Call to put research free on websites

December 19, 2003

Universities should publish academics' research papers freely on their websites, MPs have been told.

The Commons science and technology committee, which last week announced an inquiry into scientific publications, was urged to do more than simply grill publishers on their charging and the impact of open-access journals.

In a written submission to the committee, Steve Harnad, professor of cognitive science at Southampton University, said 24,000 research journals worldwide published some 2.5 million articles a year. But just 600 open-access journals published about 75,000 articles a year. British universities spend £76 million a year on subscriptions, according to the Joint Information Systems Committee.

If authors were to self-archive their papers on university websites, Professor Harnad said the UK portion of at least 1.25 million articles could be made open-access overnight. There were three times as many articles made open-access each year by self-archiving than through open-access publishing, he told MPs.

Professor Harnad said: "The longer we wait, the longer and bigger will be our growing daily, weekly, monthly and yearly loss of research impact because of self-denial to would-be users worldwide.

"This represents a needless cumulative loss of research progress and productivity for researchers, their institutions, their funders and, ultimately, for taxpayers who fund the funders."

The committee will consider access to journals within the scientific community and ask what measures are being taken by the government, the publishing industry and academic institutions to ensure that researchers, teachers and students have access to the publications they need to carry out their work effectively.

Ian Gibson, the chairman, said staff and students must have easy access to publications at a fair price. But he added that scientific journals needed to maintain their credibility and integrity in the age of e-publishing.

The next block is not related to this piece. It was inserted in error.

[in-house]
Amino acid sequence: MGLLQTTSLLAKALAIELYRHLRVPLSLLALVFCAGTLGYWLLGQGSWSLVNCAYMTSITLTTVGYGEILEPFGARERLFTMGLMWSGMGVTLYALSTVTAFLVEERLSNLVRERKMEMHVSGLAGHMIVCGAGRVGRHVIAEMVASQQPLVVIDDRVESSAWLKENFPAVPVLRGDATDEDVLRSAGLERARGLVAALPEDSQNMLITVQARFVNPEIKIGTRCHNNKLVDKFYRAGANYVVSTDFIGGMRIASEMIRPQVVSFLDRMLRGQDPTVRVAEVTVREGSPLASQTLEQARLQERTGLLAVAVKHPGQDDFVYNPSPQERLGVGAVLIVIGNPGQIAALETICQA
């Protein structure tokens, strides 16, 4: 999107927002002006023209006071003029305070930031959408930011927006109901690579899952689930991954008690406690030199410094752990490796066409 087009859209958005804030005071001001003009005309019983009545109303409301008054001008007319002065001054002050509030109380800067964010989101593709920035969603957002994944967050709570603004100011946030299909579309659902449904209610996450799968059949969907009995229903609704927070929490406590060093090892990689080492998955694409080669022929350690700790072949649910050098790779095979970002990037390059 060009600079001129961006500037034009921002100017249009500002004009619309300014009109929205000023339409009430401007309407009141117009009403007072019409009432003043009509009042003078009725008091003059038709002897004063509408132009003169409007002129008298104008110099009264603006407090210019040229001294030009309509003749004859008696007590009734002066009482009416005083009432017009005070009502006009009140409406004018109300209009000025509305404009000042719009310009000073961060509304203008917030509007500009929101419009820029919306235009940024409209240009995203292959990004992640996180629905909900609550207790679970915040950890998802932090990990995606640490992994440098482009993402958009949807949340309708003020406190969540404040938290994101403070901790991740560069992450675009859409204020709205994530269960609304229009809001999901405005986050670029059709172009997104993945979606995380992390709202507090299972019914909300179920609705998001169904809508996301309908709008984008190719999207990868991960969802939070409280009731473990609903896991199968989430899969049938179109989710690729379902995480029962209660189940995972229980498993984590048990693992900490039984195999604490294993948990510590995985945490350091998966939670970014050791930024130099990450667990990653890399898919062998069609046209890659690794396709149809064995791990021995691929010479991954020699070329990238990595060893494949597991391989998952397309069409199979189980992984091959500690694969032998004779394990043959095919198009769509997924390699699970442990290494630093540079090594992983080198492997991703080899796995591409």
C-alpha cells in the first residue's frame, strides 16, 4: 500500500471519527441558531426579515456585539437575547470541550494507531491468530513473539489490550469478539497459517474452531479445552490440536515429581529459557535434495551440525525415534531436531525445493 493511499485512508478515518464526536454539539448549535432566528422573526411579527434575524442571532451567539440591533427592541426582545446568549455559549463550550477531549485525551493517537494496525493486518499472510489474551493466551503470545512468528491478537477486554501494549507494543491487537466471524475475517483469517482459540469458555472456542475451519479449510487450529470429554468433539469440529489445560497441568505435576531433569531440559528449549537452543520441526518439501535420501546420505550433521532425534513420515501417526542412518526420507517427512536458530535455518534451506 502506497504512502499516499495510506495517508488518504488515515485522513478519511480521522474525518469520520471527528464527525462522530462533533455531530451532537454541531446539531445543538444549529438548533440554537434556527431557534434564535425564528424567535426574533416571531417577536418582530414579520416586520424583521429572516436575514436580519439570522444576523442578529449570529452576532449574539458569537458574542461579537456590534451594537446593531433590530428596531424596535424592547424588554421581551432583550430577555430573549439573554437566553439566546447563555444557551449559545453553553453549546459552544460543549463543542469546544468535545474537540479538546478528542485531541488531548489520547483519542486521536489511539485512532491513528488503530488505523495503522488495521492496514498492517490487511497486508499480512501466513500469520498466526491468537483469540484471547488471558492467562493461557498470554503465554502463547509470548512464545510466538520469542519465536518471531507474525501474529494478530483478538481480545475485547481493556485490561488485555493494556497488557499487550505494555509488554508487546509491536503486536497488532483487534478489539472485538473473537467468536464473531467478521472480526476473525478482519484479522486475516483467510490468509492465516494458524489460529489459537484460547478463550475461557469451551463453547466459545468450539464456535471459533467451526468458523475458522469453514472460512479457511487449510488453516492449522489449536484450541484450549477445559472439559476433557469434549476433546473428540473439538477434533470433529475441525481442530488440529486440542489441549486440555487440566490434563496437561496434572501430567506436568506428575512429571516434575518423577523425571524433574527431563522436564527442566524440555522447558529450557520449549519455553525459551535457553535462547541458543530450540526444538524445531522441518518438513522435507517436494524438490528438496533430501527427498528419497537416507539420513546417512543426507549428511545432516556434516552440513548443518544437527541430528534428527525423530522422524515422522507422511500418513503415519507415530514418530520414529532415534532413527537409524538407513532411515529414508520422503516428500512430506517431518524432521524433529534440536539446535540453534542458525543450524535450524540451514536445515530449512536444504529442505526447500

Written evidence can be submitted until February 12 and oral evidence will he heard in March.

Meanwhile, journal publishers are being encouraged by the Joint Information Systems Committee (JISC) to adopt the open-access model. It has provided Pounds 150,000 to encourage publishers to switch from the traditional subscription method to a model where authors pay to have papers published and the content is then freely available on the internet.

The move follows the success of an agreement earlier this year with BioMed Central that made more than 90 peer-reviewed journals freely available to universities in Britain. Jisc picks up the £350 fee usually paid by researchers submitting a paper.

Lorraine Estelle, Jisc collections manager, said the committee was aware of open-access publishers in other fields and wanted to foster their growth.

She said the cost of journal subscriptions was affecting access to academic content worldwide. Charges were rising so sharply that some libraries were having to choose between keeping them or making cuts in student textbooks and research monographs.

Ms Estelle said: "We are hoping that through this programme researchers at UK universities will benefit by being able to share their research findings freely."

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